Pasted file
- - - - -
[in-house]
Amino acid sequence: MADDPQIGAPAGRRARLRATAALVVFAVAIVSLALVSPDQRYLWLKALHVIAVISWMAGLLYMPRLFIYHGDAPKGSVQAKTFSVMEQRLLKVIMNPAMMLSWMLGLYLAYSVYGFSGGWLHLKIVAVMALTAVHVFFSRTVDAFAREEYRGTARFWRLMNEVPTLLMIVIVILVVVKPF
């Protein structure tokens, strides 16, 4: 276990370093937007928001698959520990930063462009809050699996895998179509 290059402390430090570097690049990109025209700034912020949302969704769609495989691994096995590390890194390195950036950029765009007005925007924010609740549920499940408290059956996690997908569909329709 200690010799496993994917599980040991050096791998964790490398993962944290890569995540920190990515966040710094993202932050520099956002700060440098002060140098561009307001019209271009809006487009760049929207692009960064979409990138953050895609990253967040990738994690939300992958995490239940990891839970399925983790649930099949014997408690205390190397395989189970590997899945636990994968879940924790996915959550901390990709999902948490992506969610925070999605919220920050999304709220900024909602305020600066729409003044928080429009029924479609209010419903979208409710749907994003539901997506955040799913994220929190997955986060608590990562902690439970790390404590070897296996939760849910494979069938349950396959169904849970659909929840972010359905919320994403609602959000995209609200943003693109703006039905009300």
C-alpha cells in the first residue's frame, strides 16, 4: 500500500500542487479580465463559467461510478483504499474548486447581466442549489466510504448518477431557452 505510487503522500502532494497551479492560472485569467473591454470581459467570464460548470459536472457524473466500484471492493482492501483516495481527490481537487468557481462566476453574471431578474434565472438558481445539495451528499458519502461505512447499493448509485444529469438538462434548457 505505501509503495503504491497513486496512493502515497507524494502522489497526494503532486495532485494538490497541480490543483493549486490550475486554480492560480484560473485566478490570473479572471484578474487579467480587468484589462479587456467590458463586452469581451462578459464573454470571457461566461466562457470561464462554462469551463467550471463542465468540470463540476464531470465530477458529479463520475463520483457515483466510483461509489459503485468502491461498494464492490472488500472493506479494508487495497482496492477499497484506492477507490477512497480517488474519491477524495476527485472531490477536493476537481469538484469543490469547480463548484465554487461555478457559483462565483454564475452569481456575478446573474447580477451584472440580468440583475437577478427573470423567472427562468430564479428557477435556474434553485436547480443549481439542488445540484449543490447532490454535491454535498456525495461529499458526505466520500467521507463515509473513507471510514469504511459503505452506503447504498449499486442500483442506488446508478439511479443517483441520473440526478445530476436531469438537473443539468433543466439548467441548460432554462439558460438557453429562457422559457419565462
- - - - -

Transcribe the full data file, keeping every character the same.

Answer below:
[in-house]
Amino acid sequence: MADDPQIGAPAGRRARLRATAALVVFAVAIVSLALVSPDQRYLWLKALHVIAVISWMAGLLYMPRLFIYHGDAPKGSVQAKTFSVMEQRLLKVIMNPAMMLSWMLGLYLAYSVYGFSGGWLHLKIVAVMALTAVHVFFSRTVDAFAREEYRGTARFWRLMNEVPTLLMIVIVILVVVKPF
């Protein structure tokens, strides 16, 4: 276990370093937007928001698959520990930063462009809050699996895998179509 290059402390430090570097690049990109025209700034912020949302969704769609495989691994096995590390890194390195950036950029765009007005925007924010609740549920499940408290059956996690997908569909329709 200690010799496993994917599980040991050096791998964790490398993962944290890569995540920190990515966040710094993202932050520099956002700060440098002060140098561009307001019209271009809006487009760049929207692009960064979409990138953050895609990253967040990738994690939300992958995490239940990891839970399925983790649930099949014997408690205390190397395989189970590997899945636990994968879940924790996915959550901390990709999902948490992506969610925070999605919220920050999304709220900024909602305020600066729409003044928080429009029924479609209010419903979208409710749907994003539901997506955040799913994220929190997955986060608590990562902690439970790390404590070897296996939760849910494979069938349950396959169904849970659909929840972010359905919320994403609602959000995209609200943003693109703006039905009300």
C-alpha cells in the first residue's frame, strides 16, 4: 500500500500542487479580465463559467461510478483504499474548486447581466442549489466510504448518477431557452 505510487503522500502532494497551479492560472485569467473591454470581459467570464460548470459536472457524473466500484471492493482492501483516495481527490481537487468557481462566476453574471431578474434565472438558481445539495451528499458519502461505512447499493448509485444529469438538462434548457 505505501509503495503504491497513486496512493502515497507524494502522489497526494503532486495532485494538490497541480490543483493549486490550475486554480492560480484560473485566478490570473479572471484578474487579467480587468484589462479587456467590458463586452469581451462578459464573454470571457461566461466562457470561464462554462469551463467550471463542465468540470463540476464531470465530477458529479463520475463520483457515483466510483461509489459503485468502491461498494464492490472488500472493506479494508487495497482496492477499497484506492477507490477512497480517488474519491477524495476527485472531490477536493476537481469538484469543490469547480463548484465554487461555478457559483462565483454564475452569481456575478446573474447580477451584472440580468440583475437577478427573470423567472427562468430564479428557477435556474434553485436547480443549481439542488445540484449543490447532490454535491454535498456525495461529499458526505466520500467521507463515509473513507471510514469504511459503505452506503447504498449499486442500483442506488446508478439511479443517483441520473440526478445530476436531469438537473443539468433543466439548467441548460432554462439558460438557453429562457422559457419565462